Pandora Premium drops invite system, launches wide with iOS & CarPlay support

in iPhone edited March 2020
Pandora Premium -- Pandora's on-demand music service, challenging Spotify and Apple Music -- moved out of an invite-only phase on Tuesday, launching for the general public including support for Apple's iPhone, iPad, and CarPlay.

The service offers over 40 million tracks, and standard features such as playlists and offline listening. Pandora, though, is placing a heavier emphasis on personalization, for example via a "My Thumbs Up" playlist including every track liked on the company's radio stations.

When building playlists Premium includes an "Add Similar Songs" option, which will automatically populate tracks using just a small sample. Playlists can also be generated using songs from a specific station.

Album recommendations meanwhile are based on listeners' favorite genres, and not just popular titles. Searches will generally ignore covers and karaoke tracks, and should improve in accuracy over time.

A Premium plan costs $9.99 per month, but can be tried free for 60 days. Aside from iOS and CarPlay the service works on Android and Chromecast, and various other car platforms including Android Auto, GM, Honda, Hyundai, Subaru, Pioneer, and JVC/Kenwood.

Faced with competing with Apple and Spotify, Pandora is launching a marketing campaign featuring artists like Gorillaz, Big Sean, Miranda Lambert, Halsey, and Keith Urban. This includes billboards and online ads, curated mixtapes, and things like Snapchat lenses and Twitter emoji.

The company is major player in online streaming with some 81 million listeners, but only about 4.48 million paying customers, and until now no on-demand support. Spotify has over 50 million paid subscribers, more than twice the 20 million Apple quoted in December.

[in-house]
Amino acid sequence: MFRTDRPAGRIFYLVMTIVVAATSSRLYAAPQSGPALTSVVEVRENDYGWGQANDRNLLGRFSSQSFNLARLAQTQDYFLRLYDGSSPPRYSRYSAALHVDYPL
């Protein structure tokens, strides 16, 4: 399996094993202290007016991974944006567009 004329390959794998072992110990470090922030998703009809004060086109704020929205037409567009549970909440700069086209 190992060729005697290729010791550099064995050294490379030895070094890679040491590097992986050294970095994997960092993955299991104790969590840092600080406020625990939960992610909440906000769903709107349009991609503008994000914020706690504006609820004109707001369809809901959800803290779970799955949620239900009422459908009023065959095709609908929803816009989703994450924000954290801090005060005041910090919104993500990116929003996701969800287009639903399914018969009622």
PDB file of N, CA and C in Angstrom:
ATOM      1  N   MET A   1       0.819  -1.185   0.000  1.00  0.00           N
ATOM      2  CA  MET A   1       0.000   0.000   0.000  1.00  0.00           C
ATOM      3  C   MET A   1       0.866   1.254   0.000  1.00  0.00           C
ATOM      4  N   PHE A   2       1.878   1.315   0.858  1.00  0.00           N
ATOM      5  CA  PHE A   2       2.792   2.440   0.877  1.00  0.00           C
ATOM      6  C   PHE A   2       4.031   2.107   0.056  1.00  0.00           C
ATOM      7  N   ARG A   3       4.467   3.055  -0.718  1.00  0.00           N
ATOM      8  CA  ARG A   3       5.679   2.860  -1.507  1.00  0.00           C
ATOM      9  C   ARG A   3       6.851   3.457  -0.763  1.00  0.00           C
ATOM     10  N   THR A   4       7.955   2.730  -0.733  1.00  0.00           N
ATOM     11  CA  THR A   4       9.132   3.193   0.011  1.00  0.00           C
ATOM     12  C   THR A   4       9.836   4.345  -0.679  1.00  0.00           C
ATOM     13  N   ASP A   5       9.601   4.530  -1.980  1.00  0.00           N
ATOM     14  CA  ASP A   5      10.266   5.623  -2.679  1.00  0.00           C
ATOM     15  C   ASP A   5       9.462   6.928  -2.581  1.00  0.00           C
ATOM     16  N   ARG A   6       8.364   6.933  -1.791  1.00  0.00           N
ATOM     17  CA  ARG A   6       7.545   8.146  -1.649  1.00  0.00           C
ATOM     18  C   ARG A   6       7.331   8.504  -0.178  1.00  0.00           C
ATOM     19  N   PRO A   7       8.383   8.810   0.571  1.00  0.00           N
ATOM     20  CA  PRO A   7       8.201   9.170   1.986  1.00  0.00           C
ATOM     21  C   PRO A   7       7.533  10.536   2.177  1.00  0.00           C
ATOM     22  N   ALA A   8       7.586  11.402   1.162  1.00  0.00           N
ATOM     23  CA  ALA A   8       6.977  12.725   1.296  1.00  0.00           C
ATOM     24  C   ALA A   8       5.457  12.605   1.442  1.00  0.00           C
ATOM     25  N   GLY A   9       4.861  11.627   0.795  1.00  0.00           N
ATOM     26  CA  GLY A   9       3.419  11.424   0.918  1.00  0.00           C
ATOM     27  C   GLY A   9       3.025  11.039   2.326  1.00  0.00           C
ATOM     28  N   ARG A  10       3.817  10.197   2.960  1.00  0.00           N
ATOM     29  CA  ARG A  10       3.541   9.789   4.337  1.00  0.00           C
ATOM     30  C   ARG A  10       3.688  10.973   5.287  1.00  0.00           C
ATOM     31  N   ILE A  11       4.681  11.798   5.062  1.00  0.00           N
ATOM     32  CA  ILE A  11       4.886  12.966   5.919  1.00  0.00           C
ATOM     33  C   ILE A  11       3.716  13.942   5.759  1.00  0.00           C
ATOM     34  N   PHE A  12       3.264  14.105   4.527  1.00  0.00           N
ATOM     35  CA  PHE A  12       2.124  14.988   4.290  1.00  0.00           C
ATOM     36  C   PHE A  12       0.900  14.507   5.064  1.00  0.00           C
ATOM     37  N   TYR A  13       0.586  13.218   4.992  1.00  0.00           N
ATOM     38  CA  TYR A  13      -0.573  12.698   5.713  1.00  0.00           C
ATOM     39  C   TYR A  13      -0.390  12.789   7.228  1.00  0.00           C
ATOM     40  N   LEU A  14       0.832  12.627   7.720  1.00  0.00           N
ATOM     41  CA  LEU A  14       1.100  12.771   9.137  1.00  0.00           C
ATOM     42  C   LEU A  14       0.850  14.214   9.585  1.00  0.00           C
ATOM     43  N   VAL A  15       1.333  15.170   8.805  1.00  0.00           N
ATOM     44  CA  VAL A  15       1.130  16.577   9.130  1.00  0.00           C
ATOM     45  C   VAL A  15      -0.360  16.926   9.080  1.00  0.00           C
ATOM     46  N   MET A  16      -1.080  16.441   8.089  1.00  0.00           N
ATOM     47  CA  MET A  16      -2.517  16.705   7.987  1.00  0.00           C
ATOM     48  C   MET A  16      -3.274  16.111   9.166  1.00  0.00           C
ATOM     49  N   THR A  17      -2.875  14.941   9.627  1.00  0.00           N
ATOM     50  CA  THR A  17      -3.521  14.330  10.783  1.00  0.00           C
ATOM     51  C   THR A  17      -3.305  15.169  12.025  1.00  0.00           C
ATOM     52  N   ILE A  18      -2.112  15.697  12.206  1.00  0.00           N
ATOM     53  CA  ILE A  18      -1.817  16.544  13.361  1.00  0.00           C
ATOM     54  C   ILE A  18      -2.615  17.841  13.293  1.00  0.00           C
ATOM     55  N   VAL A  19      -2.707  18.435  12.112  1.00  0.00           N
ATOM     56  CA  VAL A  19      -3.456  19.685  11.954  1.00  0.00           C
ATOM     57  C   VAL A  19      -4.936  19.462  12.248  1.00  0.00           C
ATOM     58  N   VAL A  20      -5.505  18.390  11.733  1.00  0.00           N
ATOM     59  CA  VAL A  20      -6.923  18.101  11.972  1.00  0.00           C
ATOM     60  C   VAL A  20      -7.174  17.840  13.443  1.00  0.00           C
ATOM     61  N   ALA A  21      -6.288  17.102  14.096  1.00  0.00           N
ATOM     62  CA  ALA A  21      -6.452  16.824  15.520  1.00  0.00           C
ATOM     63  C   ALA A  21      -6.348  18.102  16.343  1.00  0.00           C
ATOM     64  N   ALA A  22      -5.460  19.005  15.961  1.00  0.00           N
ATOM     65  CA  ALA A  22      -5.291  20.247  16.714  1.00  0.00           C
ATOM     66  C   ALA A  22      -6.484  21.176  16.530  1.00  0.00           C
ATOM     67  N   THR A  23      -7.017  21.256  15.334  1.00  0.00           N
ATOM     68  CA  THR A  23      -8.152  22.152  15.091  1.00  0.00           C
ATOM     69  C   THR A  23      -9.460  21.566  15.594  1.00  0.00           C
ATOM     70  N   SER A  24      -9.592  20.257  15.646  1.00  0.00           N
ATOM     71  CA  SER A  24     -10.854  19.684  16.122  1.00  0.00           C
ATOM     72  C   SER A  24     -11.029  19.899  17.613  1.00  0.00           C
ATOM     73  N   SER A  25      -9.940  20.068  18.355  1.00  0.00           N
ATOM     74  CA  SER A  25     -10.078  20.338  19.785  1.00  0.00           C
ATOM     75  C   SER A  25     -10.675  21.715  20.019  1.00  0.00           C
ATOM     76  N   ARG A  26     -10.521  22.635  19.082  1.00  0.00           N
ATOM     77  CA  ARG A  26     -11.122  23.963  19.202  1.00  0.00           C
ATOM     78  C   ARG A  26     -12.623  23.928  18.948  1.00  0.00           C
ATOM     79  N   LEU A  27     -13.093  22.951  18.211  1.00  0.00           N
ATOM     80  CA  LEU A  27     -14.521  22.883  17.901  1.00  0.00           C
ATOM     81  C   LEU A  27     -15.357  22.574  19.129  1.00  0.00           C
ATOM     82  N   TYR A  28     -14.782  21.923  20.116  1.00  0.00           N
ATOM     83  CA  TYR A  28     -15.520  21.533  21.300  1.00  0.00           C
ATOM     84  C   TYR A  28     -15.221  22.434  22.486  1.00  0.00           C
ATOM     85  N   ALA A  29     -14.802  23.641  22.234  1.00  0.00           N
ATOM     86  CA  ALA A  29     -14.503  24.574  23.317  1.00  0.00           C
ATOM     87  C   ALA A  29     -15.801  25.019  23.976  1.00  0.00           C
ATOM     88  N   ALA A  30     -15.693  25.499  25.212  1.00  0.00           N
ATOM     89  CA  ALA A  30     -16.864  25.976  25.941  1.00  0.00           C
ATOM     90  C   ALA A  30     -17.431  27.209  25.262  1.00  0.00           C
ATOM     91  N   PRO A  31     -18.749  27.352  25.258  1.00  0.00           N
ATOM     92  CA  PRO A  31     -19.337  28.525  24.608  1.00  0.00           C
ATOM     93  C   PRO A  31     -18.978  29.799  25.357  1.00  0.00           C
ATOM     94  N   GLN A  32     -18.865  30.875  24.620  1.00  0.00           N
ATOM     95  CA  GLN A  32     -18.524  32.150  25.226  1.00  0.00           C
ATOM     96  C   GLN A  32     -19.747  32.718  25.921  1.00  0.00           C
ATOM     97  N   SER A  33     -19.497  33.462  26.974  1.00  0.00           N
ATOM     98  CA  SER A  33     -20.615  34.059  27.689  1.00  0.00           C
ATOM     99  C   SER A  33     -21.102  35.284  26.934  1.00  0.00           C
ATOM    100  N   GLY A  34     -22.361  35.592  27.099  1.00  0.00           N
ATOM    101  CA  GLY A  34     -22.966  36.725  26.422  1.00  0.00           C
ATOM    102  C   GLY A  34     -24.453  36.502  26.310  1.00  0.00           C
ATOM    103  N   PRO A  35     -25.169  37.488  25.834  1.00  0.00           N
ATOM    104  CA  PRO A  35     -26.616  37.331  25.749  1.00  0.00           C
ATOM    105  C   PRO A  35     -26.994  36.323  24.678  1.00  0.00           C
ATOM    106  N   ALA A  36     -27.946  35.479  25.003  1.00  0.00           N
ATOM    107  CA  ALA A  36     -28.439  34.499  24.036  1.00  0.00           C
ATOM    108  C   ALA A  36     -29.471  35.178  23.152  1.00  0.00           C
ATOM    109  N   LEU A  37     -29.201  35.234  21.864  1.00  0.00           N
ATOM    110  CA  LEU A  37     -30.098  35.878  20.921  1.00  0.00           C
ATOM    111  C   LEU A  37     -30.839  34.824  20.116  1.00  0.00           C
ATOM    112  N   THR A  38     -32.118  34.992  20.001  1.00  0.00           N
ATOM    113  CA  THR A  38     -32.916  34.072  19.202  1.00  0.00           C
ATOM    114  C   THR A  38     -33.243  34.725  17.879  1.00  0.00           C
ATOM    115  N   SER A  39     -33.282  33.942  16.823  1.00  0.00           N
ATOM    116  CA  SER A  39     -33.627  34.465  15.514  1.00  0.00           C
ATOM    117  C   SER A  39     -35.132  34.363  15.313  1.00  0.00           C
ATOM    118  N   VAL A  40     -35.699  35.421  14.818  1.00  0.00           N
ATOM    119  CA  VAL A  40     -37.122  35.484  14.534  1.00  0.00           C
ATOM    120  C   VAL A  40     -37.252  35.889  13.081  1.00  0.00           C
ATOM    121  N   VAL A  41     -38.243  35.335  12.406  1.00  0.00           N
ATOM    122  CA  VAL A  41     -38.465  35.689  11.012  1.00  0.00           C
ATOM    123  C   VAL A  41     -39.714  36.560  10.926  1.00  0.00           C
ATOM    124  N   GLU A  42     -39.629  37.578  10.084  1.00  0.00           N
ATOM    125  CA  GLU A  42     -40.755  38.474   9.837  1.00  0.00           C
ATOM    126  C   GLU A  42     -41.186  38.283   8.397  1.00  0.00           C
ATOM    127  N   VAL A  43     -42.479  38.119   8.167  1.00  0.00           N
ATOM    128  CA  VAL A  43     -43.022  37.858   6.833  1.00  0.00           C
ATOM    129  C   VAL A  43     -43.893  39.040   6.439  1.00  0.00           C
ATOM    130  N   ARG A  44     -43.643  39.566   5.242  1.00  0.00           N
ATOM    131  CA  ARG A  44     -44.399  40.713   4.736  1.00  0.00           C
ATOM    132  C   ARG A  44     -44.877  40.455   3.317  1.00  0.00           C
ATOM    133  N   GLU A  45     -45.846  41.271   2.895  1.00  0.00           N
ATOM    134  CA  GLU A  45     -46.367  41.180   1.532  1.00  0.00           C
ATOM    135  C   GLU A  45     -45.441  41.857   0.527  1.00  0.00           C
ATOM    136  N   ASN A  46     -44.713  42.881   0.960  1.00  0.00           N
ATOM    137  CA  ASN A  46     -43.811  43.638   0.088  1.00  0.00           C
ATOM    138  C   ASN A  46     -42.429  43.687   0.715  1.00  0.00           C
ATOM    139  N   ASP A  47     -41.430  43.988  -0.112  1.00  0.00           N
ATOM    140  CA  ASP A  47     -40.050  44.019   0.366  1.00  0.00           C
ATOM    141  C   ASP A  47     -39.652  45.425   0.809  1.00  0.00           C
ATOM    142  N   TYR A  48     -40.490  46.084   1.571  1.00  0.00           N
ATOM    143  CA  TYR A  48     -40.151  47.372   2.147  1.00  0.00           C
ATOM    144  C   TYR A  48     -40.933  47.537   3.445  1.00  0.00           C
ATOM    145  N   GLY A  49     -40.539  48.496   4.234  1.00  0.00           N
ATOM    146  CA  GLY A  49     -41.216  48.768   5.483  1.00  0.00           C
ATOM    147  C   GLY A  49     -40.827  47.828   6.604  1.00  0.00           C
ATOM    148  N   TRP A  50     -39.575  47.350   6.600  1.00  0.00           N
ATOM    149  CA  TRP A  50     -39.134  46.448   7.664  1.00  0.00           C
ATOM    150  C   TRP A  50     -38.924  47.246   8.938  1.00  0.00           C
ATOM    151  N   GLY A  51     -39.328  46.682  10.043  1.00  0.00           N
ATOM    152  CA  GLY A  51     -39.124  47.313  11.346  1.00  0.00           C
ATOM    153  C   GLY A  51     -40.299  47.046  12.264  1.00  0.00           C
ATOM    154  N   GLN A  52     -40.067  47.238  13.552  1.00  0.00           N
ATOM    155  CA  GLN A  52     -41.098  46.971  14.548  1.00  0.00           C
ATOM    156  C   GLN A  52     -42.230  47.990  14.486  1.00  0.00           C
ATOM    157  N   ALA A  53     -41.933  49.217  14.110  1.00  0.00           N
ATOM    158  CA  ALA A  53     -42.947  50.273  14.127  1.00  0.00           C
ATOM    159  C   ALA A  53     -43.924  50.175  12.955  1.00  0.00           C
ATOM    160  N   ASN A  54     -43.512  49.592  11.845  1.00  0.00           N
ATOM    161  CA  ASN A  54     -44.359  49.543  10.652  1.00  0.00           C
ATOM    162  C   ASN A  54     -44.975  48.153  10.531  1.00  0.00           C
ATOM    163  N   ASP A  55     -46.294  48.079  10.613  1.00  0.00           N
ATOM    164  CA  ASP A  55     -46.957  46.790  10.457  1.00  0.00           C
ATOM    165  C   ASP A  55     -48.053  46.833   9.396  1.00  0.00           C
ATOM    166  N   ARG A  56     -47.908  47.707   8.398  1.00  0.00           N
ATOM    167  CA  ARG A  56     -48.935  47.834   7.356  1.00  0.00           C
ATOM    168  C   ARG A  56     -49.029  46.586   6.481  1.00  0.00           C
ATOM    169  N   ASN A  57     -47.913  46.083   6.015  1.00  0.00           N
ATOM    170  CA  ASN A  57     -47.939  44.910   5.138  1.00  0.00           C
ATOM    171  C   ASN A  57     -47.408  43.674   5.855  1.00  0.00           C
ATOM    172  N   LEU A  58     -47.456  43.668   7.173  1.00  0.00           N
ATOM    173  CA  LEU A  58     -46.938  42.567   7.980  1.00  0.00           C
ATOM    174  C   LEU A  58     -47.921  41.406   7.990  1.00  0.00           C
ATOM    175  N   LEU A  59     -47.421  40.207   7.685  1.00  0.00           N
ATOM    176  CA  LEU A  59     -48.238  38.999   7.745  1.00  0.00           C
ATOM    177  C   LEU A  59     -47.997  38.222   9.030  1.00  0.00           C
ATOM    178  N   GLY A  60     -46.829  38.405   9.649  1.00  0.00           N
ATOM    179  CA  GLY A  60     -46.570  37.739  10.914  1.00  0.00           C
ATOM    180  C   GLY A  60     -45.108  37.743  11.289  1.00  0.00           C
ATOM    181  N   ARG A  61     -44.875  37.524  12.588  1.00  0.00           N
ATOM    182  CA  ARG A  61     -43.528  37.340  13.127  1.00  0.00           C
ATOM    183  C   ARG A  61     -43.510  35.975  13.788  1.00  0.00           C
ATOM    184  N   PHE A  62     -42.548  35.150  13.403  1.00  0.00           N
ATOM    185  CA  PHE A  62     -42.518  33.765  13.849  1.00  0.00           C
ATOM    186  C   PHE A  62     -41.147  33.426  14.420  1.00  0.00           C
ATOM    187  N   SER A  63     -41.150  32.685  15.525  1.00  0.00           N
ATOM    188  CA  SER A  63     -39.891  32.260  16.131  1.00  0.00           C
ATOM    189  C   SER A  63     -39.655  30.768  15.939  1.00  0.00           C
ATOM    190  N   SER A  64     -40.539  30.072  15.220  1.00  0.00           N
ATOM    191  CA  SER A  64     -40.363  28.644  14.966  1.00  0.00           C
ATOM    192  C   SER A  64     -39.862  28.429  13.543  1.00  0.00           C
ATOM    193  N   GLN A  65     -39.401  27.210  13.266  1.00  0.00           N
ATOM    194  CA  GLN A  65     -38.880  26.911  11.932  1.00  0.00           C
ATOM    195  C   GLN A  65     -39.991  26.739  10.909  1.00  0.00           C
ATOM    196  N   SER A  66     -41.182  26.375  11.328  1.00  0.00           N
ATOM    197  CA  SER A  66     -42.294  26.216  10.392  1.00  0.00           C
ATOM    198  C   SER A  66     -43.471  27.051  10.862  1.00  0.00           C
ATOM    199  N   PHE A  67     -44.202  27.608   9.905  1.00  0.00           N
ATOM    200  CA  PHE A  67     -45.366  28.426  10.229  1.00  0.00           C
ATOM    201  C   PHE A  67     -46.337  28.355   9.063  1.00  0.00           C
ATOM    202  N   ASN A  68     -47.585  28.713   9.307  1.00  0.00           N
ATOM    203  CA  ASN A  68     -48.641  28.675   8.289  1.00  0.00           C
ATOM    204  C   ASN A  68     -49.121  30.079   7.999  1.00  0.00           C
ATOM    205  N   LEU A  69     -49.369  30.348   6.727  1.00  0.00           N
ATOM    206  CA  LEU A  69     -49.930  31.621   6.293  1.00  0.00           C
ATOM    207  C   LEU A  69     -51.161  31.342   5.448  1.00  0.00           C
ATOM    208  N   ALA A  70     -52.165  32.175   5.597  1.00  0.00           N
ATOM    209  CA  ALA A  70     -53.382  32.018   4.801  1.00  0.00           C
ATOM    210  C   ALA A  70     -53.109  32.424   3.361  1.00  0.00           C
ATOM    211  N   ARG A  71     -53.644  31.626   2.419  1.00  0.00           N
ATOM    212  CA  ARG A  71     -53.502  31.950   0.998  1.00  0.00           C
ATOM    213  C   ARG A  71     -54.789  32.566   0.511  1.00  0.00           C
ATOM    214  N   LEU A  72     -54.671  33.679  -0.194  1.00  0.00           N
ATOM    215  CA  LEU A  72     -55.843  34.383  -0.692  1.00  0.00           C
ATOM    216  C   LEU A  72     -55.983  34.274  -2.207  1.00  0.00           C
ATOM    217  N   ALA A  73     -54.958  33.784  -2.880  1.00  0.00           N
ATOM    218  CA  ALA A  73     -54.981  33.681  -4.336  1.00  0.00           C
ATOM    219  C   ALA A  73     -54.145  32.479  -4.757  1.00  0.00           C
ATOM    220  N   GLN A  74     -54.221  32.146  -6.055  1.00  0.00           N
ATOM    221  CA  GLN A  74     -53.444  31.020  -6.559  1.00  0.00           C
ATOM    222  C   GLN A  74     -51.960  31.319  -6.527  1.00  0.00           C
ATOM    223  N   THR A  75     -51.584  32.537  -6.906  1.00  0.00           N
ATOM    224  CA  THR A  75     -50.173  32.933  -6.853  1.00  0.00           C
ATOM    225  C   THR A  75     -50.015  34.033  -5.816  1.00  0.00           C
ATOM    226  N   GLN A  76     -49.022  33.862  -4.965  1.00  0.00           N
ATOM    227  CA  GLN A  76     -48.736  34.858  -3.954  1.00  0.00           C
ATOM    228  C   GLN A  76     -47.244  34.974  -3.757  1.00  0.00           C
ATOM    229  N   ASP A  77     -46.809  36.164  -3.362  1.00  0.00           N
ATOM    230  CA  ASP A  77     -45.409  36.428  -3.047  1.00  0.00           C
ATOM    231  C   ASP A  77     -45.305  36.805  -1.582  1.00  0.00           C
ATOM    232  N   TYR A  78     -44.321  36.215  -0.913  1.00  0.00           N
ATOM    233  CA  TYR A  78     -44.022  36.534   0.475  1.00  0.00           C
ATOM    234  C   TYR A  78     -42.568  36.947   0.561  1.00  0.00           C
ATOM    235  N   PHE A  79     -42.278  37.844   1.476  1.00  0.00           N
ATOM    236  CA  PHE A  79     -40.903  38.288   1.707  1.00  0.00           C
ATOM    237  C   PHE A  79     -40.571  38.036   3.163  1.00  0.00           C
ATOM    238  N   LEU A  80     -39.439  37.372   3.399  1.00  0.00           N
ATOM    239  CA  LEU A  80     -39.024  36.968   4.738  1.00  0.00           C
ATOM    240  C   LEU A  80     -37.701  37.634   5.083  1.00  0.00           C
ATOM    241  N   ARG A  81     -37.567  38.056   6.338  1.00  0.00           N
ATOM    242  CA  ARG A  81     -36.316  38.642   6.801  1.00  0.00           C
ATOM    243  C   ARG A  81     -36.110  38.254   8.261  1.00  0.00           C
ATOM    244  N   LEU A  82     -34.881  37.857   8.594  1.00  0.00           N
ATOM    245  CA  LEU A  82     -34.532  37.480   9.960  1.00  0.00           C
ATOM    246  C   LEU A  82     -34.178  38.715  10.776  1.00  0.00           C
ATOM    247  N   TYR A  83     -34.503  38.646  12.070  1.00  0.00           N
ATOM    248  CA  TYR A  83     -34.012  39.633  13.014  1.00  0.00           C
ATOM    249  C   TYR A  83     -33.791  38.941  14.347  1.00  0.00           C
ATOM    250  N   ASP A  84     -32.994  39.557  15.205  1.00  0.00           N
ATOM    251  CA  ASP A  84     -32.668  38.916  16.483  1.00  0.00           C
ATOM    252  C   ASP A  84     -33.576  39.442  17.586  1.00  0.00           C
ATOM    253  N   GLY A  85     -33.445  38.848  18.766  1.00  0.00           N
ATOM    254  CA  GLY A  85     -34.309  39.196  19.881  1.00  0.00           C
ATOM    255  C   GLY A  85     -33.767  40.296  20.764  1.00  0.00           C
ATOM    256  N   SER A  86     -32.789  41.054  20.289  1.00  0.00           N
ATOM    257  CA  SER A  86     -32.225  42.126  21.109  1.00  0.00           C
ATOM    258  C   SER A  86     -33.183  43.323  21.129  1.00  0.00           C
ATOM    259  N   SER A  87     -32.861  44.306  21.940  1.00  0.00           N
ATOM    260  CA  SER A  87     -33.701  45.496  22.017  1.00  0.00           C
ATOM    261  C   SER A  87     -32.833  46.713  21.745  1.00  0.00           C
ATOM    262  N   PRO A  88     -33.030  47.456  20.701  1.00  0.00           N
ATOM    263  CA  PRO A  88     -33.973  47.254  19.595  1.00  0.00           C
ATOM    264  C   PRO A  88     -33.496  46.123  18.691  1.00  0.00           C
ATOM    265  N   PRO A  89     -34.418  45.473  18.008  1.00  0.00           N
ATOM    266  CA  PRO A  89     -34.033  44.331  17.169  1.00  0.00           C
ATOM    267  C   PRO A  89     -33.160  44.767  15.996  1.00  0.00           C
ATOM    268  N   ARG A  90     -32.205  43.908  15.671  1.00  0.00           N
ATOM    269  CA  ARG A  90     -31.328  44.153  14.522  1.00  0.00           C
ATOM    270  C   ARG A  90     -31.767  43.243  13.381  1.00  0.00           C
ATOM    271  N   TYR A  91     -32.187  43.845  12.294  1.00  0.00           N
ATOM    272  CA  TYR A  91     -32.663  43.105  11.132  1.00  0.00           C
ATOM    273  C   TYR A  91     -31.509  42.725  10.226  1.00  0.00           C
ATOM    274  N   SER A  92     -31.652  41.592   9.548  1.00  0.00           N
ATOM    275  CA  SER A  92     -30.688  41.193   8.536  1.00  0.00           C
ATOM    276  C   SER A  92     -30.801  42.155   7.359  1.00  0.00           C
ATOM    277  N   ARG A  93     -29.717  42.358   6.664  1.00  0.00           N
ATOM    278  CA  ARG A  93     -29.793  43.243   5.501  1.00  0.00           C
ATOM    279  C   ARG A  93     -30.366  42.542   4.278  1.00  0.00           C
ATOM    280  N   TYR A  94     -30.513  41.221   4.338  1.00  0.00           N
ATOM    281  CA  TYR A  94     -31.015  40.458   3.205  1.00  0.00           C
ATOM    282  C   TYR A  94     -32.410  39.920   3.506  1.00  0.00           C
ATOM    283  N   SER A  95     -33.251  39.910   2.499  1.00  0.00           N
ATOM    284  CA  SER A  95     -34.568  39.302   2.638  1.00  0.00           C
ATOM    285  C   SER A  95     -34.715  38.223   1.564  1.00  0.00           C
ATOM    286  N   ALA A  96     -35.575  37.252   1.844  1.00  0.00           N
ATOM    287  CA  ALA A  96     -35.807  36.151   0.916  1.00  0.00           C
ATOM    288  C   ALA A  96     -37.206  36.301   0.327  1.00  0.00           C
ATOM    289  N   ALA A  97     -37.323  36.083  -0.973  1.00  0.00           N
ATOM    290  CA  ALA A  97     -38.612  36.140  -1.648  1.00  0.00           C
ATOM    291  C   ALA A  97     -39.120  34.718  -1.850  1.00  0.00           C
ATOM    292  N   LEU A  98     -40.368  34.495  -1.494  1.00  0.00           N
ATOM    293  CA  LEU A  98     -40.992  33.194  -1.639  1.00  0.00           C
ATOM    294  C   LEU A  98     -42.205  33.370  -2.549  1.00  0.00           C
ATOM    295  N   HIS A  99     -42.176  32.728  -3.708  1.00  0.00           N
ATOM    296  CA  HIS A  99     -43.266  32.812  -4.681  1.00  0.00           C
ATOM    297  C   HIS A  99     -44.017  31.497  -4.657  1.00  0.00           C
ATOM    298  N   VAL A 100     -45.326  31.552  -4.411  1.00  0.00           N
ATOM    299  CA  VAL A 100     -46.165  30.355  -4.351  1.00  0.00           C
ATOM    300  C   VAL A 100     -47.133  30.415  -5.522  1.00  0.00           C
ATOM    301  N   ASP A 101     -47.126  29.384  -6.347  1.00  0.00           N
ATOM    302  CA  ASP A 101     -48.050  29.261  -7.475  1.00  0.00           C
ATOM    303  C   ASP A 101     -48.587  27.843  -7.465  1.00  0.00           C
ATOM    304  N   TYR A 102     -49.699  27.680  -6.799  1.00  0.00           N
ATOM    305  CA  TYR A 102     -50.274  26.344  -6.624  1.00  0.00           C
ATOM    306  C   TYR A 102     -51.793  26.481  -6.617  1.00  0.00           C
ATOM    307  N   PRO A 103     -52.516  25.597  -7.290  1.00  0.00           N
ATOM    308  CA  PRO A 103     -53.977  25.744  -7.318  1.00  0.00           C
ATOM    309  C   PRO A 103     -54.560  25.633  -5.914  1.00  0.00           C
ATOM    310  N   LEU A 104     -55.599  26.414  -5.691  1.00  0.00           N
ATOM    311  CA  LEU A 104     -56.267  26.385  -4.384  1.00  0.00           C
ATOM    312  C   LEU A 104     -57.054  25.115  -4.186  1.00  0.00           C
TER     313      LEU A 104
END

Pandora said that support for desktops and other devices is due in coming months.


  • Reply 1 of 1
    I like Pandora, and have used it for a long time, but...

    They really need to expand their song library.  I use Pandora primarily for music discovery, but I feel like I've found the limits of their music selection.  I'll come back to 'stations' I haven't listened to in months - or years - and the same two-three dozen songs play, over and over and over.  Even their "genre" stations don't have a lot of variety in them; how hard would it be to make an "80's rock" station with more than 30-40 songs?

    I've been a Pandora One  subscriber at the $36/yr price for about five years.  Earlier this year, they made Pandora One into Pandora Plus and upped the price by 50% (I get a discount apparently because I was a P1 subscriber previously), and I had to think long and hard about it.  I decided to re-subscribe, but that decision will be a lot tougher next year if their music catalog doesn't expand.  Pandora Premium - with the same music catalog they've been using for the last ten years - is just a non-starter for me.
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